IN the latest crop of your letters to the Advertiser, a Helensburgh man's account of getting a parking ticket in the town wins him little sympathy from readers.

Also featured this week are views on reducing speed limits on Helensburgh's roads, the proposed new Clyde Marine Plan, and a survey of the area's carers.

To have your say on any local issue just email your views to with 'Letter' in the subject line of your email.

Please remember to include your name and address, and to keep your contributions as brief and to-the-point as you can.

We also need a daytime contact phone number in case we need to check any details at short notice, though this will not be published.

Happy writing!

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I WRITE in response to John Humphreys’s letter regarding parking tickets (Advertiser Comment, March 28).

I read with some bemusement as it would appear to me that John simply took a gamble with parking and he lost to the traffic warden, and has then tried to justify this terrible excuse for illegally parking by saying he was donating to charity.

He also stated he had his hazard lights on! The Highway Code is very specific about their use. To save John some valuable time researching this, I have enclosed an extract from the Highway Code for his perusal.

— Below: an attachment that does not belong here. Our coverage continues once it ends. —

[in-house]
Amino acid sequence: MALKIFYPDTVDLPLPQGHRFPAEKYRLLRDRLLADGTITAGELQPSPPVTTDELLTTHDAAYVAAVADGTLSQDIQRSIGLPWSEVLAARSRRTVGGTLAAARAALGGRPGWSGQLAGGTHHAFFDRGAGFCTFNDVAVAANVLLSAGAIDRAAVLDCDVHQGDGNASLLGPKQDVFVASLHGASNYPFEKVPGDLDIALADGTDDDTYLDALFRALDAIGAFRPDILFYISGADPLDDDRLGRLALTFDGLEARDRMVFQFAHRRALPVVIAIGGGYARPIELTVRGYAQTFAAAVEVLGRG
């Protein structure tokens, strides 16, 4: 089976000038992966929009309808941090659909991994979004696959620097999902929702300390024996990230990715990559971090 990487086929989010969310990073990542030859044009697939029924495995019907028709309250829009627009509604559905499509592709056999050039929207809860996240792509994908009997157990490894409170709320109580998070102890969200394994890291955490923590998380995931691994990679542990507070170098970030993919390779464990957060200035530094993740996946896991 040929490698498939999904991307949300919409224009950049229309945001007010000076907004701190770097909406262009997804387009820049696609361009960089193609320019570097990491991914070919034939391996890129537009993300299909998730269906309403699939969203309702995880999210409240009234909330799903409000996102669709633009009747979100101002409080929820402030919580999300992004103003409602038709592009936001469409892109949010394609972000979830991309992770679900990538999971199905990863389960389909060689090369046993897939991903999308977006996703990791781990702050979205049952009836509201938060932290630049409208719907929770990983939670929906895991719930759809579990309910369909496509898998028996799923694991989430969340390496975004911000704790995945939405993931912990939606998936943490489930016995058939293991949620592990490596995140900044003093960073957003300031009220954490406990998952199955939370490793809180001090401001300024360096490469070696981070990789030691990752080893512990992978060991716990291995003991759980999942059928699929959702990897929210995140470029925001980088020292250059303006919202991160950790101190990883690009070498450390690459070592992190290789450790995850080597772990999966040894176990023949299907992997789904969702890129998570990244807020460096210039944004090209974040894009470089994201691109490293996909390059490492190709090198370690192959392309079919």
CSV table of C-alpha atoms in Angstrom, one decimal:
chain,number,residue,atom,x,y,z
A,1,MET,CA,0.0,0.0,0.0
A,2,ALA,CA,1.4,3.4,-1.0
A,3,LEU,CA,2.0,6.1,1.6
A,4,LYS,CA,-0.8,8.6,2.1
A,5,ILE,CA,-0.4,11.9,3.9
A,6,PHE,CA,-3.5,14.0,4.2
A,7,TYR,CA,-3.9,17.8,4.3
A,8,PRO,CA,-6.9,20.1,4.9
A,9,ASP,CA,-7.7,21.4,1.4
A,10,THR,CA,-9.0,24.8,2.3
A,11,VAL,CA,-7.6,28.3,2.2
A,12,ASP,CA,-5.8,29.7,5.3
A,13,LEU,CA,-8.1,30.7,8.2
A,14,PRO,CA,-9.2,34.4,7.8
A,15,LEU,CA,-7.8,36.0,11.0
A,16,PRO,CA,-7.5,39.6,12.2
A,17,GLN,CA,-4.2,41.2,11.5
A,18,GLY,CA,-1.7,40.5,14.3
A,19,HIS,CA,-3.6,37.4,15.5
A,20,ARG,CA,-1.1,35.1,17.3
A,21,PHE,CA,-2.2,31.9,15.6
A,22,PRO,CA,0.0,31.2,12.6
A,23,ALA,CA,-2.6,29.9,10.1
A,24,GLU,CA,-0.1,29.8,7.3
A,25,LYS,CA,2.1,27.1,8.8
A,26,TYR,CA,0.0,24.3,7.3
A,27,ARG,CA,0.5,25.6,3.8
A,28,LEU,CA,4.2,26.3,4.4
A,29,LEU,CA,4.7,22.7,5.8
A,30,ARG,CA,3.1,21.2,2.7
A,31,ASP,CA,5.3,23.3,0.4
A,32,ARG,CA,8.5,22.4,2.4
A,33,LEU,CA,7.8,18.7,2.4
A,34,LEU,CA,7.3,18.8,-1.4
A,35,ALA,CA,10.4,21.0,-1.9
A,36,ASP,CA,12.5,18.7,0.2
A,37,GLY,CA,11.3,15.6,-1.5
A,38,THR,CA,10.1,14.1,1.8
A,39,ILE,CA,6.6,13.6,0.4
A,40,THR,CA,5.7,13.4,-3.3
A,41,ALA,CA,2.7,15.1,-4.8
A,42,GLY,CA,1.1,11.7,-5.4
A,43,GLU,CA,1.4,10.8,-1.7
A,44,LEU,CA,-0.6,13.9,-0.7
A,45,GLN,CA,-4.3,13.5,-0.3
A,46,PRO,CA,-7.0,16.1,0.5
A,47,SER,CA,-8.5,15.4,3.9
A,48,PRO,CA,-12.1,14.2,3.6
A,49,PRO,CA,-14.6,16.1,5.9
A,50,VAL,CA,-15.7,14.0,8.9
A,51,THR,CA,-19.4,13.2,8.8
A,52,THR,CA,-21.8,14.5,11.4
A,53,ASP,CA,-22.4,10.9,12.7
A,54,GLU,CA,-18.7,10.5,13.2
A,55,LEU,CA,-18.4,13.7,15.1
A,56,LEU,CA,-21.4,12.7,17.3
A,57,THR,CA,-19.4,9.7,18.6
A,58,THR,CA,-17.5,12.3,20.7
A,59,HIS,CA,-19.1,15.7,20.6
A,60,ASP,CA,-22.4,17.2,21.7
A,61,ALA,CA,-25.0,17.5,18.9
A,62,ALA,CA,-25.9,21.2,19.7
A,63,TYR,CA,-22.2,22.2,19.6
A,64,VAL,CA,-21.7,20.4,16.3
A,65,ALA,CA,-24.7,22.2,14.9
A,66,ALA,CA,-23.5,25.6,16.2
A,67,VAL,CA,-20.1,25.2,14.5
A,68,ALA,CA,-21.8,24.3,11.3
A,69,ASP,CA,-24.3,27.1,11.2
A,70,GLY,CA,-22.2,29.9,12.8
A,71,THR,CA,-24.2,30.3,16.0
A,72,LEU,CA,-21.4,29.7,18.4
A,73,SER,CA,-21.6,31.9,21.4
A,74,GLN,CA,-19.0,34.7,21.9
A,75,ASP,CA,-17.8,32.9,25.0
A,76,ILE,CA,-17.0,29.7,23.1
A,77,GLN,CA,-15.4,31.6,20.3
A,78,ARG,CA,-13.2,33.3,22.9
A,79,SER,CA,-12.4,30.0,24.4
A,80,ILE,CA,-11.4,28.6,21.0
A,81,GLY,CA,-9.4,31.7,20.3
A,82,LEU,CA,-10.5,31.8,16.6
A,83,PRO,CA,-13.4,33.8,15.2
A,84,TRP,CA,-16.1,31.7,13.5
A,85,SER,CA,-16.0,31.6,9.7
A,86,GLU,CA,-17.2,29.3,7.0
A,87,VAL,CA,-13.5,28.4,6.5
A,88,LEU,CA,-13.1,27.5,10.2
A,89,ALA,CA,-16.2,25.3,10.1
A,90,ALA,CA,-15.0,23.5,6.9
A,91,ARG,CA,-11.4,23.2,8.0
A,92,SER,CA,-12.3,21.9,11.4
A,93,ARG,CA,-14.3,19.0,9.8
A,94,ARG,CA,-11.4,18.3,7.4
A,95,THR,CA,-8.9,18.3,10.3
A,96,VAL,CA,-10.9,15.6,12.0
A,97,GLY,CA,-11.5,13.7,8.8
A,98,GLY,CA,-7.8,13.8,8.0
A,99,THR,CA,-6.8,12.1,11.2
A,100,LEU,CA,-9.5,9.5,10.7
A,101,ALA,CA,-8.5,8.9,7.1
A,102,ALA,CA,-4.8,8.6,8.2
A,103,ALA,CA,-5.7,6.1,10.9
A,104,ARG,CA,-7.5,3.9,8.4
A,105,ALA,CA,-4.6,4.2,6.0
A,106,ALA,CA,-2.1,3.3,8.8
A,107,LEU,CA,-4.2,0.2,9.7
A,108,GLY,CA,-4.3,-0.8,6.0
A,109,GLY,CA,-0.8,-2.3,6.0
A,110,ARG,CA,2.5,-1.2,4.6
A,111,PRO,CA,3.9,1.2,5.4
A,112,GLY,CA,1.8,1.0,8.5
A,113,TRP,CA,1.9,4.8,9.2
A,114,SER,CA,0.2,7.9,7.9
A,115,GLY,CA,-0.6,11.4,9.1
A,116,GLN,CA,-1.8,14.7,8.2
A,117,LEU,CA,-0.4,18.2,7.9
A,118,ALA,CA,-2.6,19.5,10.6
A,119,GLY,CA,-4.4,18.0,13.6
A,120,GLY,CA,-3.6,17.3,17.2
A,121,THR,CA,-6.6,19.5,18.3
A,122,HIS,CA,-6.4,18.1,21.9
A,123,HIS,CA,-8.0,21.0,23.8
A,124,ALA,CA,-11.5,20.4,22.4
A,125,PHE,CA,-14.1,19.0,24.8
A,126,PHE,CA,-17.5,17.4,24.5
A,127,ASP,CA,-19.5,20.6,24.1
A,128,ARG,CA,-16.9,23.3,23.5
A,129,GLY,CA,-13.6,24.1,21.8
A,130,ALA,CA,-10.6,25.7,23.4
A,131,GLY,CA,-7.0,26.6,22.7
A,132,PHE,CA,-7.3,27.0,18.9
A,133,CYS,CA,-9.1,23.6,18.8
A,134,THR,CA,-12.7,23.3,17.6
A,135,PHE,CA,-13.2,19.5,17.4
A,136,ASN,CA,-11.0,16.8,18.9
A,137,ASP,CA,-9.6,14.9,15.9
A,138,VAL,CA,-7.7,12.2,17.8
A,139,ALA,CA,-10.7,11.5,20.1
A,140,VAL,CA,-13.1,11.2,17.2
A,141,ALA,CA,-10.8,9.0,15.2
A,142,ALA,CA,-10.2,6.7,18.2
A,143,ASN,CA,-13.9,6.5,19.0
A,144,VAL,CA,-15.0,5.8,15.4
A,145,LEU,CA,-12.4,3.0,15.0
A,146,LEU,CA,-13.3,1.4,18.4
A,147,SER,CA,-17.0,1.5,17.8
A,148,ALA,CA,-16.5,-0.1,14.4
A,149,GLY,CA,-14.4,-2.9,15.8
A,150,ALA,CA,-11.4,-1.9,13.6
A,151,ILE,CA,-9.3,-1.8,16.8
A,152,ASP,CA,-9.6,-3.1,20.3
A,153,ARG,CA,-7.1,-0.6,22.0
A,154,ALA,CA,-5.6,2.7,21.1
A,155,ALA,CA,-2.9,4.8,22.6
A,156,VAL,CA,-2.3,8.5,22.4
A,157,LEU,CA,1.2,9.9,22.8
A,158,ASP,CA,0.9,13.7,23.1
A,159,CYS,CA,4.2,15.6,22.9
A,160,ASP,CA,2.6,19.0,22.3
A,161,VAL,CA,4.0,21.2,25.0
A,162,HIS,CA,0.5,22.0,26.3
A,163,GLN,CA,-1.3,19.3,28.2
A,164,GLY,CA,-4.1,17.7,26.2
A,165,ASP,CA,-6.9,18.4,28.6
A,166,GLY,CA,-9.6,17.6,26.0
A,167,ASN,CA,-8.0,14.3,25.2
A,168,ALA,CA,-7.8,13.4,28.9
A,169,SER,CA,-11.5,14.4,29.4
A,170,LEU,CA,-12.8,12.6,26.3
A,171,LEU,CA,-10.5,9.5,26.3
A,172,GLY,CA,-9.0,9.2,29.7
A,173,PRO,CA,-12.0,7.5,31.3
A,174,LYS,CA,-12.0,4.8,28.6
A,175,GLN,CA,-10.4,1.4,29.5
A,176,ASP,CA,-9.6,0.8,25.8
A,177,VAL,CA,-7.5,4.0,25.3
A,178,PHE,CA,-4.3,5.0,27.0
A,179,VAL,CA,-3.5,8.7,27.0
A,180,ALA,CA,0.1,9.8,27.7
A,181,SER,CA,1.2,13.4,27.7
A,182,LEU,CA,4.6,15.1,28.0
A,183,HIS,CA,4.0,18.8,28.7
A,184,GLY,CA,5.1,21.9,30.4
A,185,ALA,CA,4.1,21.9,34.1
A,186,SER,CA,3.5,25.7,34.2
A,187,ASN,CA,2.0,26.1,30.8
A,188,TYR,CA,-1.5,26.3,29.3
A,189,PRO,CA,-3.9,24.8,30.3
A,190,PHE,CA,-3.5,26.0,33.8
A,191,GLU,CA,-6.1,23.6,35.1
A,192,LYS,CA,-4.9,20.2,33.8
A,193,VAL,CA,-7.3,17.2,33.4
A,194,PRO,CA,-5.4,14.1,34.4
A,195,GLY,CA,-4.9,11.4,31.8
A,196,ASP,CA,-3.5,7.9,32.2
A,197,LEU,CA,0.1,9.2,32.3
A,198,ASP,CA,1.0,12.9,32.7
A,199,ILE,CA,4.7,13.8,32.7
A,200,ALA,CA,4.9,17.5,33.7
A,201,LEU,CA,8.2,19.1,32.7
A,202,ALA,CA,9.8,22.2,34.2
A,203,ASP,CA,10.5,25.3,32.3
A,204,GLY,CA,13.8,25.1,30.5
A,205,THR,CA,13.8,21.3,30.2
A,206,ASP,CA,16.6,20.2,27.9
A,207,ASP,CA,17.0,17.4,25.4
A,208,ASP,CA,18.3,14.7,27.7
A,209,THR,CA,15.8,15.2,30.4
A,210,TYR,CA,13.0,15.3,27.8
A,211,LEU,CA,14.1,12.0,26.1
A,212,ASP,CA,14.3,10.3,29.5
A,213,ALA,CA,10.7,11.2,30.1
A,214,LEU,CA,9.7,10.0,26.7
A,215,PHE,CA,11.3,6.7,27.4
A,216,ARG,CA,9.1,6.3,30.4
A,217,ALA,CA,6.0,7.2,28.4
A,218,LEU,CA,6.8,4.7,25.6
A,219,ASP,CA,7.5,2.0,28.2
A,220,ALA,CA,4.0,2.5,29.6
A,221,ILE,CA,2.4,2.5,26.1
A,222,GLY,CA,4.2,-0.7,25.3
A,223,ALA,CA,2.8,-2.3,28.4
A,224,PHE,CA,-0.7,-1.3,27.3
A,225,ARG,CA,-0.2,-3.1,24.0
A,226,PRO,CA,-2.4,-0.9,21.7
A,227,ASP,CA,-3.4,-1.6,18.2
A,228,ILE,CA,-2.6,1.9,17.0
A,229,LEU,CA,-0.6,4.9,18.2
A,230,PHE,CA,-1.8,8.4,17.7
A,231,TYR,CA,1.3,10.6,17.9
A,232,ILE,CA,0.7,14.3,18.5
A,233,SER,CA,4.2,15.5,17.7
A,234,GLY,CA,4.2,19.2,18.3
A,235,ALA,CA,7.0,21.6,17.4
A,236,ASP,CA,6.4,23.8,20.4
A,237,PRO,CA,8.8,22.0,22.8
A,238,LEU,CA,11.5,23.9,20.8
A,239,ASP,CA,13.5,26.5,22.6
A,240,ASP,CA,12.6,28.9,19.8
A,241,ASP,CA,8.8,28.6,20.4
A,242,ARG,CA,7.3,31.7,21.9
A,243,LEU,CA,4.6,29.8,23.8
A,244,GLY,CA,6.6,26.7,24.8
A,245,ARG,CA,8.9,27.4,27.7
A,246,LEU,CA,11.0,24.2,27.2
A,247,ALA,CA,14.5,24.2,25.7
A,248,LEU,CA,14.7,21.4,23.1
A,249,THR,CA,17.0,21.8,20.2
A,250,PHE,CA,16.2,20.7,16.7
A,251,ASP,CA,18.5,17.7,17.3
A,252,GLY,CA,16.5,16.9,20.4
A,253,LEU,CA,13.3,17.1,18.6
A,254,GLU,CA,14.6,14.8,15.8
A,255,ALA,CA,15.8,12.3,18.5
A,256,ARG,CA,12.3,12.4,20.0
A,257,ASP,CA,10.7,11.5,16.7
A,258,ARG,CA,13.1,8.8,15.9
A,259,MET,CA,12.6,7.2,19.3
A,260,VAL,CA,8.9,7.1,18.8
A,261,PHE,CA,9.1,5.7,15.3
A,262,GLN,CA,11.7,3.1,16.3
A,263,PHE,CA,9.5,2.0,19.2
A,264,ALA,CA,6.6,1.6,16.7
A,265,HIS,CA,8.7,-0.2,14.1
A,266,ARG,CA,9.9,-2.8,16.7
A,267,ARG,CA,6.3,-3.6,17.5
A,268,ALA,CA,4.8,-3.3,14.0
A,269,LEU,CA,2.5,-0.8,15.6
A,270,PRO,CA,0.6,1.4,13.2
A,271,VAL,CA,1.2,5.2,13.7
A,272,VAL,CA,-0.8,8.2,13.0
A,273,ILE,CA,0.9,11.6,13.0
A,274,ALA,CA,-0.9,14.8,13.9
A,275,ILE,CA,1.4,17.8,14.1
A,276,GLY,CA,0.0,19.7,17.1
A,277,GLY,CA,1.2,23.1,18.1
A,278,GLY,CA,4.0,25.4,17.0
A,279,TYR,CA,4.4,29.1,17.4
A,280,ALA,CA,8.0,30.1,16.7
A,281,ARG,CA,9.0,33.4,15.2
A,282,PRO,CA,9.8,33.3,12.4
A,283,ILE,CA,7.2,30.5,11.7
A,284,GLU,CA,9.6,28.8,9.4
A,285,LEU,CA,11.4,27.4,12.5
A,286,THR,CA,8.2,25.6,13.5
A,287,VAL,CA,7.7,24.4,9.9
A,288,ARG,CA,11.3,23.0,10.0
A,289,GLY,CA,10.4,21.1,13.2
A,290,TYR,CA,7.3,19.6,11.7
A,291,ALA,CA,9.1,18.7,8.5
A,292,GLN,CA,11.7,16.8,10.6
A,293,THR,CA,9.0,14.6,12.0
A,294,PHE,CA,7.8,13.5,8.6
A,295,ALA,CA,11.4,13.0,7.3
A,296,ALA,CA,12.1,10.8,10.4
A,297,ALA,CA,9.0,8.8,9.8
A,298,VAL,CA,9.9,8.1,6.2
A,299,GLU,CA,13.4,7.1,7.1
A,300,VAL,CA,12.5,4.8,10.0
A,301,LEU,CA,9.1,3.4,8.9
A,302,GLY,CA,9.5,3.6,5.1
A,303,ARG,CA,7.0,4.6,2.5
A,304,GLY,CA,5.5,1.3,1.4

The Highway Code says: “Hazard warning lights. These may be used when your vehicle is stationary, to warn that it is temporarily obstructing traffic. Never use them as an excuse for dangerous or illegal parking.

“You MUST NOT use hazard warning lights while driving or being towed unless you are on a motorway or unrestricted dual carriageway and you need to warn drivers behind you of a hazard or obstruction ahead. Only use them for long enough to ensure that your warning has been observed.”

I would suggest maybe in future, instead of whining about receiving a parking fine, John make better use of his time and search ‘Helensburgh Restricted Parking Zone’ on Google where he will find a very informative leaflet (the third option down on the search page) of where you can and cannot park in Helensburgh.

This, added with the extract from the Highway Code, might save him from getting his second parking ticket and it might even save him from the humiliation of being posted on a local Facebook group showcasing the worst of Helensburgh parking – and, let’s not forget, save valuable time in trying to extract a meaningful response from Argyll and Bute Council, which we all know is a fruitless exercise.

Barry Ferngrue, Ferry Road, Rosneath

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READ MORE: Advertiser Letters, March 28

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With reference to John Humphreys’ letter on his first parking ticket in Helensburgh (Advertiser Comment, March 28), rule 116 of the Highway Code states the following.

“Hazard warning lights: These may be used when your vehicle is stationary, to warn that it is temporarily obstructing traffic. Never use them as an excuse for dangerous or illegal parking.”

According to the information he supplied in his own letter, Mr Humphreys was parked illegally. He was caught, so he deserves a parking ticket.

Robert Macgregor, Sapphire Road, Bellshill

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READ MORE: Advertiser Letters, March 21